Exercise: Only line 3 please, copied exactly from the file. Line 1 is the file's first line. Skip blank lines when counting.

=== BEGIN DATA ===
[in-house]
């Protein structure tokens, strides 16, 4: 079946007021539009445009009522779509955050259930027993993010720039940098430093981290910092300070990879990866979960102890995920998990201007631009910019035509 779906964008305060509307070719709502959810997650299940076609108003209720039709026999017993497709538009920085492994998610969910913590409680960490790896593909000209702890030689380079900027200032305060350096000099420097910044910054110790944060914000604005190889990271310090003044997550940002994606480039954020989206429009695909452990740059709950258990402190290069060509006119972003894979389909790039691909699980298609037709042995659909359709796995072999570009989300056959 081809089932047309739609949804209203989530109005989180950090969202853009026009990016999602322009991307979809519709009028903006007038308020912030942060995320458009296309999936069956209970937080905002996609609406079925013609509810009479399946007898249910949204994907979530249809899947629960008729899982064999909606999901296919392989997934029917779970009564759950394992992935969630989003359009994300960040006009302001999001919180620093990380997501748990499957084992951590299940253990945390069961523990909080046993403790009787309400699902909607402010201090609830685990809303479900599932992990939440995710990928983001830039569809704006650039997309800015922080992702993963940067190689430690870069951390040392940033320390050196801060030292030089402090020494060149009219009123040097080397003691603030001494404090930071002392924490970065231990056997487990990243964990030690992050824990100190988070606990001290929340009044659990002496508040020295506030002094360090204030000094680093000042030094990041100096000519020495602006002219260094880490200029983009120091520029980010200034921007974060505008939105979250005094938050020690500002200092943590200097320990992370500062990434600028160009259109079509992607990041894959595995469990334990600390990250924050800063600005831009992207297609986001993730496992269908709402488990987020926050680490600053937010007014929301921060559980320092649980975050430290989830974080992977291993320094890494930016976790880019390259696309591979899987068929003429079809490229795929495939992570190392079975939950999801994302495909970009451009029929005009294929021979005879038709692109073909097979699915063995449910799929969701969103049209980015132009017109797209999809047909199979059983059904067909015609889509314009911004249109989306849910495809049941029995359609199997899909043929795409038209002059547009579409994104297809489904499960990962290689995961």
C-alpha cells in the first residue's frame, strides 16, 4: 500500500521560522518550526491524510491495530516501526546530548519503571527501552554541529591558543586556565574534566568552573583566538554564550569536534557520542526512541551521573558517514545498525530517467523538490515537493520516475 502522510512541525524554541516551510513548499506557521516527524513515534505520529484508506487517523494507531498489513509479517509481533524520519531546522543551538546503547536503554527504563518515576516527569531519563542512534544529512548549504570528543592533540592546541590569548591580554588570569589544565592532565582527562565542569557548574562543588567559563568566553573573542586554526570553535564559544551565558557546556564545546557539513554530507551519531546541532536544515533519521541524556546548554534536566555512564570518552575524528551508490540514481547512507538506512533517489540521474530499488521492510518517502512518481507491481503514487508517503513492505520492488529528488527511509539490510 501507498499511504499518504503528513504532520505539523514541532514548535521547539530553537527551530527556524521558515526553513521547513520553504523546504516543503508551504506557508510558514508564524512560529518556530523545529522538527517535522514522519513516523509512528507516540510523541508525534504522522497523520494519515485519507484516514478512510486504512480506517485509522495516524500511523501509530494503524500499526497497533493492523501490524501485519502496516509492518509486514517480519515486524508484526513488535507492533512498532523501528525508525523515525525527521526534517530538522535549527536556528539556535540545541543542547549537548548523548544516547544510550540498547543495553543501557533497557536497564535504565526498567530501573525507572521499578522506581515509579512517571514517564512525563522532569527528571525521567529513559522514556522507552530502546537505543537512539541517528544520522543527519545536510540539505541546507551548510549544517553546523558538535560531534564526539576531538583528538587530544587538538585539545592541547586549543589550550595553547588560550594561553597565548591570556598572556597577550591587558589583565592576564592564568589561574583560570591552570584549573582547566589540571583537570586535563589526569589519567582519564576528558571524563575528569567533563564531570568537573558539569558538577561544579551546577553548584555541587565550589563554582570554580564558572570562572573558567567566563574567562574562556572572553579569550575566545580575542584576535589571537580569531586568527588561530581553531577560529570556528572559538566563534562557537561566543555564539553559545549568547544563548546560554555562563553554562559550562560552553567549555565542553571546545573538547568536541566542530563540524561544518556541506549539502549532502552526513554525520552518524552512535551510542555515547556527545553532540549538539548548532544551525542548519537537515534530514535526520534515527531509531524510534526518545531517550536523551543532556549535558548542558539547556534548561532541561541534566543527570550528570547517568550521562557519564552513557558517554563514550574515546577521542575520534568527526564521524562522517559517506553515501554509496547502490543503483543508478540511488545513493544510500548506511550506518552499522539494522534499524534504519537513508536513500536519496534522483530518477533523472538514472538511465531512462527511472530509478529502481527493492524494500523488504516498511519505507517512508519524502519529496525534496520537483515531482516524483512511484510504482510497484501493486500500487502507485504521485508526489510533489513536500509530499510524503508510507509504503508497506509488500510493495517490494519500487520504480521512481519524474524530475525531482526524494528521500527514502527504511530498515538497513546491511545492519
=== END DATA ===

C-alpha cells in the first residue's frame, strides 16, 4: 500500500521560522518550526491524510491495530516501526546530548519503571527501552554541529591558543586556565574534566568552573583566538554564550569536534557520542526512541551521573558517514545498525530517467523538490515537493520516475 502522510512541525524554541516551510513548499506557521516527524513515534505520529484508506487517523494507531498489513509479517509481533524520519531546522543551538546503547536503554527504563518515576516527569531519563542512534544529512548549504570528543592533540592546541590569548591580554588570569589544565592532565582527562565542569557548574562543588567559563568566553573573542586554526570553535564559544551565558557546556564545546557539513554530507551519531546541532536544515533519521541524556546548554534536566555512564570518552575524528551508490540514481547512507538506512533517489540521474530499488521492510518517502512518481507491481503514487508517503513492505520492488529528488527511509539490510 501507498499511504499518504503528513504532520505539523514541532514548535521547539530553537527551530527556524521558515526553513521547513520553504523546504516543503508551504506557508510558514508564524512560529518556530523545529522538527517535522514522519513516523509512528507516540510523541508525534504522522497523520494519515485519507484516514478512510486504512480506517485509522495516524500511523501509530494503524500499526497497533493492523501490524501485519502496516509492518509486514517480519515486524508484526513488535507492533512498532523501528525508525523515525525527521526534517530538522535549527536556528539556535540545541543542547549537548548523548544516547544510550540498547543495553543501557533497557536497564535504565526498567530501573525507572521499578522506581515509579512517571514517564512525563522532569527528571525521567529513559522514556522507552530502546537505543537512539541517528544520522543527519545536510540539505541546507551548510549544517553546523558538535560531534564526539576531538583528538587530544587538538585539545592541547586549543589550550595553547588560550594561553597565548591570556598572556597577550591587558589583565592576564592564568589561574583560570591552570584549573582547566589540571583537570586535563589526569589519567582519564576528558571524563575528569567533563564531570568537573558539569558538577561544579551546577553548584555541587565550589563554582570554580564558572570562572573558567567566563574567562574562556572572553579569550575566545580575542584576535589571537580569531586568527588561530581553531577560529570556528572559538566563534562557537561566543555564539553559545549568547544563548546560554555562563553554562559550562560552553567549555565542553571546545573538547568536541566542530563540524561544518556541506549539502549532502552526513554525520552518524552512535551510542555515547556527545553532540549538539548548532544551525542548519537537515534530514535526520534515527531509531524510534526518545531517550536523551543532556549535558548542558539547556534548561532541561541534566543527570550528570547517568550521562557519564552513557558517554563514550574515546577521542575520534568527526564521524562522517559517506553515501554509496547502490543503483543508478540511488545513493544510500548506511550506518552499522539494522534499524534504519537513508536513500536519496534522483530518477533523472538514472538511465531512462527511472530509478529502481527493492524494500523488504516498511519505507517512508519524502519529496525534496520537483515531482516524483512511484510504482510497484501493486500500487502507485504521485508526489510533489513536500509530499510524503508510507509504503508497506509488500510493495517490494519500487520504480521512481519524474524530475525531482526524494528521500527514502527504511530498515538497513546491511545492519